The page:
Earlier this week, the United States Department of Justice released a scathing report on police and court practices in Ferguson, Missouri. Figuring prominently in the DOJ’s criticisms, Ferguson criminal-justice officials were said to be overly concerned with extracting money from defendants. For instance, the DOJ charges:
Ferguson has allowed its focus on revenue generation to fundamentally compromise the role of Ferguson’s municipal court. The municipal court does not act as a neutral arbiter of the law or a check on unlawful police conduct. Instead, the court primarily uses its judicial authority as the means to compel the payment of fines and fees that advance the City’s financial interests. This has led to court practices that violate the Fourteenth Amendment’s due process and equal protection requirements. The court’s practices also impose unnecessary harm, overwhelmingly on African-American individuals, and run counter to public safety. (3)
I don’t know how fair these particular criticisms are, but they echo numerous other criticisms made in recent years about the increasing tendency of the American criminal-justice system to rely financially on a burgeoning array of fines, surcharges, fees, forfeitures, and the like.
Professors Wayne Logan and Ron Wright have a fine recent article on this subject, appropriately entitled “Mercenary Criminal Justice” (2014 Ill. L. Rev. 1175).
Logan and Wright explain:
While it might be easy to understand the rationale for each LFO [legal financial obligation] standing alone, taken together they often have debilitating consequences for individuals. Today, it is not uncommon for costs, fees, surcharges, and the like to exceed the amount of restitution or fines that a defendant owes in a given criminal case. Recent academic work and advocacy group studies have condemned LFOs for their economically regressive impact on poor defendants, the barriers they present to reentry, and the racial disparities they reflect.
In this Article, we consider LFOs from a different vantage point: we explore the legal and policy ramifications for government institutions (and private entities acting in tandem with them) when they can generate revenue for themselves. Today, criminal justice actors increasingly rely on the income from LFOs to fund ordinary system operations and to expand the system’s reach. When this happens, courts and other criminal justice actors become mercenaries, in effect working on commission. (1177)
Logan and Wright consider the case law on “LFOs” and find that it establishes few principled limitations.
In the absence of effective judicial oversight of LFOs, Logan and Wright urge states to establish LFO commissions in order to rationalize the creation and implementation of new financial obligations. “The commission should comprehensively review existing LFOs, approve newly proposed LFOs, and collect and publish data relevant to their legal and policy desirability.” (1215) In a state that already has a sentencing commission, Logan and Wright think that this LFO-oversight mission could simply be added to the commission’s portfolio. In other states (including Wisconsin), a new, specialized commission might be established. As an example, they cite Louisiana’s Standing Committee to Evaluate Requests for Courts Costs and Fees.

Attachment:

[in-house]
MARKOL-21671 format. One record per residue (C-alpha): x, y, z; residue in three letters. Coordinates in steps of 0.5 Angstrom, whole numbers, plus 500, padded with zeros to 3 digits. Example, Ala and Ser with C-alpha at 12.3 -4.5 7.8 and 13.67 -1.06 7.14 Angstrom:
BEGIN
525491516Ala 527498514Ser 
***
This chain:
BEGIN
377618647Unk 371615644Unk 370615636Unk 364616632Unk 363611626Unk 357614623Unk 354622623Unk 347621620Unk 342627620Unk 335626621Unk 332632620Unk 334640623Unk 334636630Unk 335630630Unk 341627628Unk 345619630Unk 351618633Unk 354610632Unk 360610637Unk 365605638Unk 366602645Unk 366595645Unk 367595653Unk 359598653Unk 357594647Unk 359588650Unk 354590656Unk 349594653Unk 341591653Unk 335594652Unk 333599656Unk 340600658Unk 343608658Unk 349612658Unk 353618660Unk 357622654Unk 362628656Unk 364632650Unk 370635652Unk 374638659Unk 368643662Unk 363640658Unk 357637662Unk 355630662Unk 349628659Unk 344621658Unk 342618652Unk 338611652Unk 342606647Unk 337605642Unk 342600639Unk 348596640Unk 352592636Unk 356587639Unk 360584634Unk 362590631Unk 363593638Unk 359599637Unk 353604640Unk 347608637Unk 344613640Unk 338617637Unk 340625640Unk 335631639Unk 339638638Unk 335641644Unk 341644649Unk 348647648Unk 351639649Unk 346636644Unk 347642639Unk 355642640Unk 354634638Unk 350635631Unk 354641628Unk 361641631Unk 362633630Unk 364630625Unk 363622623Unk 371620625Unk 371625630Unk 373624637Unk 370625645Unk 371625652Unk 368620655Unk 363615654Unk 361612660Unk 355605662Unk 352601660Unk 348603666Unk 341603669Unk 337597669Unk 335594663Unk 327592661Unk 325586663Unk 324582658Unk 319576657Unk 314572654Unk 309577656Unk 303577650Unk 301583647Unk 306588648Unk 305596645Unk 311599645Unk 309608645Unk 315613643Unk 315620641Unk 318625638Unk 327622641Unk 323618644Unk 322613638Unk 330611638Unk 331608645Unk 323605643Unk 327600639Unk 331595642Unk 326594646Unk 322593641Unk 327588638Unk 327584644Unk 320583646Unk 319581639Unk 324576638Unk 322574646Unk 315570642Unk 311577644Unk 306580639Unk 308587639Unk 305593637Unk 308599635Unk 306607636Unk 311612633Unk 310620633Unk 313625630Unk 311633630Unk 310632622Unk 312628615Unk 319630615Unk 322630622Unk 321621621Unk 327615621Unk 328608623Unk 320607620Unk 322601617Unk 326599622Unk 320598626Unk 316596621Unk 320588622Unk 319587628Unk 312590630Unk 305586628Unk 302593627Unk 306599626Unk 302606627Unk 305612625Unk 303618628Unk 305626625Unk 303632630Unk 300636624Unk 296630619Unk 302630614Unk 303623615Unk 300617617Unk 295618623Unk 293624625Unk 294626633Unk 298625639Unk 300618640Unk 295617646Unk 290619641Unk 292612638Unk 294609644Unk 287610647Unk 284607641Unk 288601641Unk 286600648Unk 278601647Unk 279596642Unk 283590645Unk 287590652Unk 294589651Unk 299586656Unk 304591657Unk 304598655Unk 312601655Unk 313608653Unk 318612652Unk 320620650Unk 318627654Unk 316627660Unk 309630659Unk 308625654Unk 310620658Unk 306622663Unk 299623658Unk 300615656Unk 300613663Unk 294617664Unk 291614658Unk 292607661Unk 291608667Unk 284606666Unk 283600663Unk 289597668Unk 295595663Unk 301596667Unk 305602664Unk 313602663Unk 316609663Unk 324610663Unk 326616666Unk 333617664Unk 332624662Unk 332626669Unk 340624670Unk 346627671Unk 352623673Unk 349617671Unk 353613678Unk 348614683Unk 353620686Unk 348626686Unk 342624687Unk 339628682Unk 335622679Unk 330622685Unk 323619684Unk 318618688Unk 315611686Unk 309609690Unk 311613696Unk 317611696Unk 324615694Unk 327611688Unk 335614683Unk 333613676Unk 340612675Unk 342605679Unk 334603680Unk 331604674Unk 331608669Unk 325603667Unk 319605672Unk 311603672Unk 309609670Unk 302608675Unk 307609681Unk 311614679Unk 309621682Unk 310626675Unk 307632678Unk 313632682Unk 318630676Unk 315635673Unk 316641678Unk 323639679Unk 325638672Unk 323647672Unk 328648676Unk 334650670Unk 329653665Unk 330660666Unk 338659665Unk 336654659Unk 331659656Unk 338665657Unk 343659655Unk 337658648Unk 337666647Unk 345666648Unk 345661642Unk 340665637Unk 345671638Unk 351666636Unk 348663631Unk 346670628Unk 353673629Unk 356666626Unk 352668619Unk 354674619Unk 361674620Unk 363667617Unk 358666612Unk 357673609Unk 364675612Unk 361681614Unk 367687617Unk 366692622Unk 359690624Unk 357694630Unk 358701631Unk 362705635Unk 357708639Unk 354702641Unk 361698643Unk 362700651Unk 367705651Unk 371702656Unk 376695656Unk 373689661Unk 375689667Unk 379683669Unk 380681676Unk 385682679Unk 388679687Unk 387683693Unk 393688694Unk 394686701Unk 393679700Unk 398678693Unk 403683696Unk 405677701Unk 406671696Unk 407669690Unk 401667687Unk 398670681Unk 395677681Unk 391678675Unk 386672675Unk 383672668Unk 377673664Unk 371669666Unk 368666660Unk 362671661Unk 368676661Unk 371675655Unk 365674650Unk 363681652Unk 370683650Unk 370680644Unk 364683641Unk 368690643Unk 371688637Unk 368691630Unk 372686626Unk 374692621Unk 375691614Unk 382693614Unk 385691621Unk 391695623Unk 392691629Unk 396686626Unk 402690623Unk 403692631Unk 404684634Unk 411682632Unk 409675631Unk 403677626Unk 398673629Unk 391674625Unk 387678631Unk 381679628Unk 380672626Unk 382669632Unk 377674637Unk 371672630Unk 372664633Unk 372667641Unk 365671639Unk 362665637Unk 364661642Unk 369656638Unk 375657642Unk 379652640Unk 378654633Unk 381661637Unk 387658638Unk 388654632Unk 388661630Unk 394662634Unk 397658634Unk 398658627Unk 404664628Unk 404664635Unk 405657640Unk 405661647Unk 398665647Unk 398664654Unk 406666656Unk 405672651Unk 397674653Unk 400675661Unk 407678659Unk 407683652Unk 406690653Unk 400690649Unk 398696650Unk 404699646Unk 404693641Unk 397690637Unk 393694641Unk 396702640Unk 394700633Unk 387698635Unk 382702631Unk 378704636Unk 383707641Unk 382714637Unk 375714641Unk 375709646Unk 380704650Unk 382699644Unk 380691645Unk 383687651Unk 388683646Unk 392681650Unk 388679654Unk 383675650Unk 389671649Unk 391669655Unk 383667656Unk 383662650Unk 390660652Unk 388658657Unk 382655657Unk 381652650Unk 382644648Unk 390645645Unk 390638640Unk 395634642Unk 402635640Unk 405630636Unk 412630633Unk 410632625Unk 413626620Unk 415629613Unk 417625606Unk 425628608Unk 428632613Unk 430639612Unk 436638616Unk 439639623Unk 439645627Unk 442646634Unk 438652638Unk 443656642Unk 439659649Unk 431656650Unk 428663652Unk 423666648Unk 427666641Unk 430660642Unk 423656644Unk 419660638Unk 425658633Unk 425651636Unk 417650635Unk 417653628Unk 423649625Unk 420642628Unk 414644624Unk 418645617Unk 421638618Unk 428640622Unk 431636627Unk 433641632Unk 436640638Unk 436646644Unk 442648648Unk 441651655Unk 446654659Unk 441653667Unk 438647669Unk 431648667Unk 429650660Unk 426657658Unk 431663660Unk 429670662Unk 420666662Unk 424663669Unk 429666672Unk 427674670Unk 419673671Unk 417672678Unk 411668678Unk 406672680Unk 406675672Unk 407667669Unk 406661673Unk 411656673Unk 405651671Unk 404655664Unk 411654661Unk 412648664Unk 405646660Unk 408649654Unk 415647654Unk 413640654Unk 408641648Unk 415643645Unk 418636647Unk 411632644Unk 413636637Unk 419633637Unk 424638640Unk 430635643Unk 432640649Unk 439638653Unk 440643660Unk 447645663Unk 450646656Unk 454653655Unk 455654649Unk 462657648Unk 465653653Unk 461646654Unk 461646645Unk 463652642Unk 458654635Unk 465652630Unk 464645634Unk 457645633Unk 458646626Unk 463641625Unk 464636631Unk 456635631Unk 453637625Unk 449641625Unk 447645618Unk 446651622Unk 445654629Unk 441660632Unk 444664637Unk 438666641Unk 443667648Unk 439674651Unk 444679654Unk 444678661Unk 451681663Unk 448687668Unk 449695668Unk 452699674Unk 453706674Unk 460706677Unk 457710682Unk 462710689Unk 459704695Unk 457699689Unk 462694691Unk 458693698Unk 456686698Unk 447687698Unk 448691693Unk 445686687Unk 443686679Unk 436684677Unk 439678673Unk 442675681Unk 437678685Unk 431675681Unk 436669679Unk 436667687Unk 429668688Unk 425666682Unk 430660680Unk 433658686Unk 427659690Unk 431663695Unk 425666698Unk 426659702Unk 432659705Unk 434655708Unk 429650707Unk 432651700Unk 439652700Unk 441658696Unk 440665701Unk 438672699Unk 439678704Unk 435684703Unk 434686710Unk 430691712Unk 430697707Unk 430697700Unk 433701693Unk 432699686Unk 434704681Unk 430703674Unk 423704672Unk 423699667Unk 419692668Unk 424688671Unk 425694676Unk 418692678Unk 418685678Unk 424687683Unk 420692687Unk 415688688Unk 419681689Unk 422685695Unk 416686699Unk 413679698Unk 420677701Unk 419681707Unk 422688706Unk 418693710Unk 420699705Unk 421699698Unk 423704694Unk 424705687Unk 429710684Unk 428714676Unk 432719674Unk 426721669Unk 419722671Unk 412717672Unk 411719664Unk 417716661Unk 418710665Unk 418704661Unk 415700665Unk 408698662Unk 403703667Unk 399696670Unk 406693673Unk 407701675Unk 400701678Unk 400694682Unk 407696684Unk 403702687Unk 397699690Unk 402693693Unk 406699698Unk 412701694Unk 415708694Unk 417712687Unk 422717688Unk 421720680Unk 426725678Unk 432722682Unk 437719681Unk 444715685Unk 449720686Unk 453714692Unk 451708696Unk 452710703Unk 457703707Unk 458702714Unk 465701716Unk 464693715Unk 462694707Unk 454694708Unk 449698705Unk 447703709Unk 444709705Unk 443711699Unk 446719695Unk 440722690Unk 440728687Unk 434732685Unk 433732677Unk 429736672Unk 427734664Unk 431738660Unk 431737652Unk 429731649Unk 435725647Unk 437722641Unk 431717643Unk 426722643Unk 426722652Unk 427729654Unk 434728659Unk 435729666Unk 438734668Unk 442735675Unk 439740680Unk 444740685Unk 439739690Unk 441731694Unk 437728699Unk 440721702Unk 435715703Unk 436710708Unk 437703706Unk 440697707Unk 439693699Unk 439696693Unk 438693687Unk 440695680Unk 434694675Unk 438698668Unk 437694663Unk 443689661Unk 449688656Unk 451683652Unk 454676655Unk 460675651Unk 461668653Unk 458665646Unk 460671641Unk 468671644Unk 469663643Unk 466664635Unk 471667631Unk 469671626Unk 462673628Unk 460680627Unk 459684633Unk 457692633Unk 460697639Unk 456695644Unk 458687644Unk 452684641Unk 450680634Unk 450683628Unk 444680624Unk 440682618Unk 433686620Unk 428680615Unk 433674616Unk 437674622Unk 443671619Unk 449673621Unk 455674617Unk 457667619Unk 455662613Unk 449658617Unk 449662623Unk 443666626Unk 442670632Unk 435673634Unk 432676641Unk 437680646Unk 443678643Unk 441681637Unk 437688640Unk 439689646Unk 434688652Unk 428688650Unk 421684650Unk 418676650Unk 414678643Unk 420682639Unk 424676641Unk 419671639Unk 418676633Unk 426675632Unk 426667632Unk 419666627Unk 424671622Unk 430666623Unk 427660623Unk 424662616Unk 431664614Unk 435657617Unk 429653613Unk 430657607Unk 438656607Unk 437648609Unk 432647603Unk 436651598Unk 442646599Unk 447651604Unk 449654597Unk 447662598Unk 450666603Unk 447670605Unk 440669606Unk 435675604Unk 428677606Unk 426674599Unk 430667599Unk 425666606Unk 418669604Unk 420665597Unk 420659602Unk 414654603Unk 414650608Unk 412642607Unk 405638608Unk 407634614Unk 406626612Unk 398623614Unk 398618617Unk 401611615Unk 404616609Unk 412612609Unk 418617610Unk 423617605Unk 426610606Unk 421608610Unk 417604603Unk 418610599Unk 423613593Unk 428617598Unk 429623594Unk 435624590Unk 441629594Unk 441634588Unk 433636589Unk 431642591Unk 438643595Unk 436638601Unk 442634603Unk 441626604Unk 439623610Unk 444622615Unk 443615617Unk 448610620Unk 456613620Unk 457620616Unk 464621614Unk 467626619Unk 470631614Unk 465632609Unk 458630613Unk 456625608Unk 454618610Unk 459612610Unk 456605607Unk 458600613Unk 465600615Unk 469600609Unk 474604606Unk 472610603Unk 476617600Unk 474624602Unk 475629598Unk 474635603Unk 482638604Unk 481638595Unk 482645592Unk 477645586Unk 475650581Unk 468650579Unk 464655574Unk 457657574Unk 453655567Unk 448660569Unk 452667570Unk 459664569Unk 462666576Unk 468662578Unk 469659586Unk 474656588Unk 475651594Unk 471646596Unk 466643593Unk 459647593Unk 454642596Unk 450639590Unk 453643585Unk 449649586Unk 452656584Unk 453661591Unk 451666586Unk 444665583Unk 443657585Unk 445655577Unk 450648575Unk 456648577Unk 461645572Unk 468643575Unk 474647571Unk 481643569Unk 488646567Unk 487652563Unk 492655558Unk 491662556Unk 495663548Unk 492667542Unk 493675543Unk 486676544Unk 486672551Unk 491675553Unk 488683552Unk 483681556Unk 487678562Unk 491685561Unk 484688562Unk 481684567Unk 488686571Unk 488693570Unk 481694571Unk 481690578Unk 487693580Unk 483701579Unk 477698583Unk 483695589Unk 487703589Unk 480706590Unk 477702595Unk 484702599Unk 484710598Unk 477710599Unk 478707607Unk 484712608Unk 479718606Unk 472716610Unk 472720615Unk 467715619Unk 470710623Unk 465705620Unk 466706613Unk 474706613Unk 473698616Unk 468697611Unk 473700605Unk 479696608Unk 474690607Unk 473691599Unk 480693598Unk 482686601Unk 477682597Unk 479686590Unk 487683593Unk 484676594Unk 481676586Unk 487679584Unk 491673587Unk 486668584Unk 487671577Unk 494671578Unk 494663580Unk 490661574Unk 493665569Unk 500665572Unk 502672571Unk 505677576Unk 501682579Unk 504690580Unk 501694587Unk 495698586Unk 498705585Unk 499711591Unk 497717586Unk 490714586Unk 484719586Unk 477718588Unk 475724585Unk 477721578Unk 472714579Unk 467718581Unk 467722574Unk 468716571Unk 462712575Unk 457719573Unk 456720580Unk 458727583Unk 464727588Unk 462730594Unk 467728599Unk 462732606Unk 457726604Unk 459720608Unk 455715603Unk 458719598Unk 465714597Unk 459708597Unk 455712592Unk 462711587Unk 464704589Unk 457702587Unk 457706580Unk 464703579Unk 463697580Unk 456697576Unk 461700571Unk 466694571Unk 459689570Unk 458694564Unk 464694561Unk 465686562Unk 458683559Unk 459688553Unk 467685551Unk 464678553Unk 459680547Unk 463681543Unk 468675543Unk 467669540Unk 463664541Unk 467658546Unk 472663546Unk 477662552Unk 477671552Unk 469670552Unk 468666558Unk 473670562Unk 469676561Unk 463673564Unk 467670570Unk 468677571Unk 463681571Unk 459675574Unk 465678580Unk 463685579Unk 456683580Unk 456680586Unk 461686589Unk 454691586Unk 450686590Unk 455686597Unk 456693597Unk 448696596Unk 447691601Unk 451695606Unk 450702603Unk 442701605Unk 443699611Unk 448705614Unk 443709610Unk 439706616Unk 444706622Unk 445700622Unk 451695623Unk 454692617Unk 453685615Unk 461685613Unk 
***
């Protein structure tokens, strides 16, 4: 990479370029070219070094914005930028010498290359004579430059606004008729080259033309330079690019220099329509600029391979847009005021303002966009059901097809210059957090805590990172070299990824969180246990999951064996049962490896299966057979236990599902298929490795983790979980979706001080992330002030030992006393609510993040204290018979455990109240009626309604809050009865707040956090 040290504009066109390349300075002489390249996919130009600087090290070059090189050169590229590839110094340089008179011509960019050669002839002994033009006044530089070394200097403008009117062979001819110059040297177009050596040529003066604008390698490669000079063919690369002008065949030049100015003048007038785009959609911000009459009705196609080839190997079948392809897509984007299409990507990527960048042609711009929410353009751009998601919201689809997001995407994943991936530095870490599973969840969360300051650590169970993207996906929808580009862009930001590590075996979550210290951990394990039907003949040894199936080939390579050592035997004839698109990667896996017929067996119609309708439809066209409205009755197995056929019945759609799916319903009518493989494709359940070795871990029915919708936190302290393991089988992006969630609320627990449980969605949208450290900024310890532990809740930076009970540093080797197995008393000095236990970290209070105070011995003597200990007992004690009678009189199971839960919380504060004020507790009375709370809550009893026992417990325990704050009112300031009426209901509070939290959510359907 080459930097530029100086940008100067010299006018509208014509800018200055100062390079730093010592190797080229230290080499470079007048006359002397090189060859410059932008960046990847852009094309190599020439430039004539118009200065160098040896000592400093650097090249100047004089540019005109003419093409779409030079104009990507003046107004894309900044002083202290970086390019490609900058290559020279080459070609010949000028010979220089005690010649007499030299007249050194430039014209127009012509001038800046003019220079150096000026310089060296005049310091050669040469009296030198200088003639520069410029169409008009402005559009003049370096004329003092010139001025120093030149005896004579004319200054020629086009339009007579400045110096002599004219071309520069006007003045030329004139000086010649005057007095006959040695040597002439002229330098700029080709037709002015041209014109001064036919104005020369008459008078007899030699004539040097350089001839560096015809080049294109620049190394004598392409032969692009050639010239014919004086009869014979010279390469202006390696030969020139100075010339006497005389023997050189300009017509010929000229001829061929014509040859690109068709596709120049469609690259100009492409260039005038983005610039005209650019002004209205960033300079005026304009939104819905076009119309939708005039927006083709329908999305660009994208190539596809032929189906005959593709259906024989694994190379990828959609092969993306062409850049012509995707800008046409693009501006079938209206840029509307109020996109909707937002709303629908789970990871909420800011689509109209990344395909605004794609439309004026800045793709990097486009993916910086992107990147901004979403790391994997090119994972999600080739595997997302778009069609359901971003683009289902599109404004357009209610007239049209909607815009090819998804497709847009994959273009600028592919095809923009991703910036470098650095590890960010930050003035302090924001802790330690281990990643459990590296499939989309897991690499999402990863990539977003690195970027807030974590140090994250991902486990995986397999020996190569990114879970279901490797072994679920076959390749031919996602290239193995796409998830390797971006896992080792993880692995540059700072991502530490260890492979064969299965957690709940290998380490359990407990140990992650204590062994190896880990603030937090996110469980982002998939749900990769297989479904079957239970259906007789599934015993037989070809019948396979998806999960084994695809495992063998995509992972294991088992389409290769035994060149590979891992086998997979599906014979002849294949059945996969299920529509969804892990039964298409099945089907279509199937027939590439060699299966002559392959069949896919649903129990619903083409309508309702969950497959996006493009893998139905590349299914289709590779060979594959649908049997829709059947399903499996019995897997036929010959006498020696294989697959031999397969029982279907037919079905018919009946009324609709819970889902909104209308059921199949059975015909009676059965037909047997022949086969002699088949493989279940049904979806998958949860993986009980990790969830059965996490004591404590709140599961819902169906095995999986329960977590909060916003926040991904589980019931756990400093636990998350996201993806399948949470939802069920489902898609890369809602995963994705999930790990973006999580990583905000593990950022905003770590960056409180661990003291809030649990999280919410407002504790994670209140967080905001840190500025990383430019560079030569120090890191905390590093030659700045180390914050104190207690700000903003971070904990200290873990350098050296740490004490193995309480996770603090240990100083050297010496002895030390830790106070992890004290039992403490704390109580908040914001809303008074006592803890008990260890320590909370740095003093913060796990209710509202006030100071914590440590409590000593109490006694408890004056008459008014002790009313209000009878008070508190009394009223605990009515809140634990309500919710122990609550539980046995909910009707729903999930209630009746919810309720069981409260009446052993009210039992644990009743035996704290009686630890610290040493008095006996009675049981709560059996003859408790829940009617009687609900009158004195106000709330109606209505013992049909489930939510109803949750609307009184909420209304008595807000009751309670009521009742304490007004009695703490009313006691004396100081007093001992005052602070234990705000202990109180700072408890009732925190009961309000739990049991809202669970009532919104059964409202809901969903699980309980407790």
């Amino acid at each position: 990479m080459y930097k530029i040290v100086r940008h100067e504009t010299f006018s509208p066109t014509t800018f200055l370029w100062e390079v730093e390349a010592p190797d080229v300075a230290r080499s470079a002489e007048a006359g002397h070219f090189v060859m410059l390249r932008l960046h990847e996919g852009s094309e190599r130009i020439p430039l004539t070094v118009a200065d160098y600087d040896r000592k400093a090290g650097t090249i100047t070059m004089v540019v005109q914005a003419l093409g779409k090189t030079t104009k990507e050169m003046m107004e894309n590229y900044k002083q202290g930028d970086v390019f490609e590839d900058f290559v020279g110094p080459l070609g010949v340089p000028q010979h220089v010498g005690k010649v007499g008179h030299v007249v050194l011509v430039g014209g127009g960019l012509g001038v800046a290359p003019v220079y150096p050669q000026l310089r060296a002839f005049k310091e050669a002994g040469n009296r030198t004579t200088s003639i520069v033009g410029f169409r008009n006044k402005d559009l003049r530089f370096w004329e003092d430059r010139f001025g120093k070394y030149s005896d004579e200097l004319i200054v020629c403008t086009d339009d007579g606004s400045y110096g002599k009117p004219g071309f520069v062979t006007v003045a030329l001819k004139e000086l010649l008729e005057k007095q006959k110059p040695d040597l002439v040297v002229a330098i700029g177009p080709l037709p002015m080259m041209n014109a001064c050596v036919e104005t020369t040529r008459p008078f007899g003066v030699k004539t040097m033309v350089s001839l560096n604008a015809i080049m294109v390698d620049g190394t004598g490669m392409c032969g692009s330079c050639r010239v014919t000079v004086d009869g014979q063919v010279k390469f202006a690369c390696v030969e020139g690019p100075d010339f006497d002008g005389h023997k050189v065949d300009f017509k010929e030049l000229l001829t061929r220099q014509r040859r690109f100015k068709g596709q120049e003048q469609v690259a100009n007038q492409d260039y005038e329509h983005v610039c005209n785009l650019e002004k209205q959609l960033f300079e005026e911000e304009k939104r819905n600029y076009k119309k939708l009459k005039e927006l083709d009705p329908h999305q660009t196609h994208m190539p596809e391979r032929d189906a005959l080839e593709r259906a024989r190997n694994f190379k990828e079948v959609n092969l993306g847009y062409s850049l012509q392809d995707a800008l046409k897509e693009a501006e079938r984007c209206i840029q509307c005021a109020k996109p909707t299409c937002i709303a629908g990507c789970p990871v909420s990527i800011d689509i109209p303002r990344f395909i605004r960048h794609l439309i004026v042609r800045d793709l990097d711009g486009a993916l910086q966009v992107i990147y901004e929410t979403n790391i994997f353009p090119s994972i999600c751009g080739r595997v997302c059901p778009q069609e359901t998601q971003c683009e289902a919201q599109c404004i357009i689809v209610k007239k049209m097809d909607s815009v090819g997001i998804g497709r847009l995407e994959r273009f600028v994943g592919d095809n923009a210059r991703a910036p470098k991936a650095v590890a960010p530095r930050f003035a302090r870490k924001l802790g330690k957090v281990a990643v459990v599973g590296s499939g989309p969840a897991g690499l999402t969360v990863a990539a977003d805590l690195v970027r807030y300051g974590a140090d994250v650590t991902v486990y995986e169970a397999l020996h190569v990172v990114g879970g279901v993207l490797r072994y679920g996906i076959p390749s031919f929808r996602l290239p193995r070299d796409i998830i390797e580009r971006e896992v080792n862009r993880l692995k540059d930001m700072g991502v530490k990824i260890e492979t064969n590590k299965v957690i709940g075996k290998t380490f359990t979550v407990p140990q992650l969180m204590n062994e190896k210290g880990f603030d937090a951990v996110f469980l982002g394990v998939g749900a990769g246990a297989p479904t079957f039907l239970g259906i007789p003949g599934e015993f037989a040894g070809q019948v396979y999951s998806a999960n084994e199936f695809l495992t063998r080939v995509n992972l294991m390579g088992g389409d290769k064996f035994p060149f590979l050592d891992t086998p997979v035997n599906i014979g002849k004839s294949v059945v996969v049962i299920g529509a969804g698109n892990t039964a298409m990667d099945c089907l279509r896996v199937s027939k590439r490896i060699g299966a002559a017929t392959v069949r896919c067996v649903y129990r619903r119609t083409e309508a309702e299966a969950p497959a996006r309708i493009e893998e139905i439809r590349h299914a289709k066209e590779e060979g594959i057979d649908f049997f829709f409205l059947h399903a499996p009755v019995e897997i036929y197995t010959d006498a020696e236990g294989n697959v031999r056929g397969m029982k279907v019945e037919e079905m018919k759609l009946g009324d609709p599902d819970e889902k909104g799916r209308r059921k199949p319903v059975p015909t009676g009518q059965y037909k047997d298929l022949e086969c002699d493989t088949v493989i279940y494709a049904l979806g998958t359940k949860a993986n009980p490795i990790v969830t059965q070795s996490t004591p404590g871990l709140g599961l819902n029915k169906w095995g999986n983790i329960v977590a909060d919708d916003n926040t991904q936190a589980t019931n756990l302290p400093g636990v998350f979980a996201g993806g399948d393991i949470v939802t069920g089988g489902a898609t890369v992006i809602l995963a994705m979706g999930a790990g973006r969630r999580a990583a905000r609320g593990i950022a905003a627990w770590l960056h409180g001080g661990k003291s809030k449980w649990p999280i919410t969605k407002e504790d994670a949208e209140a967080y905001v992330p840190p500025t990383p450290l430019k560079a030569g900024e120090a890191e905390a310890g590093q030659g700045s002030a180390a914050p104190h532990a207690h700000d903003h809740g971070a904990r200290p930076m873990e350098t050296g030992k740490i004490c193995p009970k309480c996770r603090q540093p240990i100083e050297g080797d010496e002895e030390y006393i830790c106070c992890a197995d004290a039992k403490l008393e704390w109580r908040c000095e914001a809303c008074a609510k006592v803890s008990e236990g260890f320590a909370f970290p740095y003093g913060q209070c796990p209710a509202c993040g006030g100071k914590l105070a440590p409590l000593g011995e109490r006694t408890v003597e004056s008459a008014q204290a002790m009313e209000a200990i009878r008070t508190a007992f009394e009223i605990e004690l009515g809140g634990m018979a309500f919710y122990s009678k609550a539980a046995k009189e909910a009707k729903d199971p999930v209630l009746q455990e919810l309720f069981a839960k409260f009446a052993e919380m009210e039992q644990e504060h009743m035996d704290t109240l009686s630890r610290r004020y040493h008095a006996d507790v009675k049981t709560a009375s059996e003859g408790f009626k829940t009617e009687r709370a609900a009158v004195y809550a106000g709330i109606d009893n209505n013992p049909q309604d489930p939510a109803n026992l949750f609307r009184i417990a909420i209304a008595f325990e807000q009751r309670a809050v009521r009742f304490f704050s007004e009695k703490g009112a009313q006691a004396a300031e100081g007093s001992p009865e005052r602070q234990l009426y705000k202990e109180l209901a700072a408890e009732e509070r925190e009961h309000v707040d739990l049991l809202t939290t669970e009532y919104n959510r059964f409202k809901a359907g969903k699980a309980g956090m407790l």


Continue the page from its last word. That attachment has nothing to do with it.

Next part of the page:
Logan and Wright focus particularly on the benefits of a state-level commission, but it seems to me that there might also be some value to having local commissions, especially in urban jurisdictions like Milwaukee with busy courts and high poverty rates. Although local officials–police, prosecutors, judges–may not be in a position to create or repeal financial impositions, they do exercise considerable discretion over who exactly pays what in practice. A local oversight body–whether a standalone commission or an arm of an existing entity such as the Milwaukee County Community Justice Council–could collect and disseminate information on the full range of financial impositions that are used in practice, how much different categories of defendants are required to pay in typical cases, whether and how ability-to-pay is taken into account in establishing financial obligations, which segments of the community bear the brunt of these obligations, how many individuals are arrested and incarcerated for failure to pay, how much money is collected, how the money is spent, whether financial incentives affect enforcement priorities, how financial obligations affect prisoner reentry, and so forth. Information about these topics might helpfully inform the way that local officials exercise their discretion. Additionally, more transparency in this area might also serve to educate the public about an increasingly important aspect of the criminal-justice system’s operations and help to establish greater accountability for truly mercenary or otherwise unfair practices. The happenstance of a highly publicized police shooting caused a light to be shone on troubling fine-collection practices in Ferguson. One wonders how many other jurisdictions are quietly carrying on with similar practices.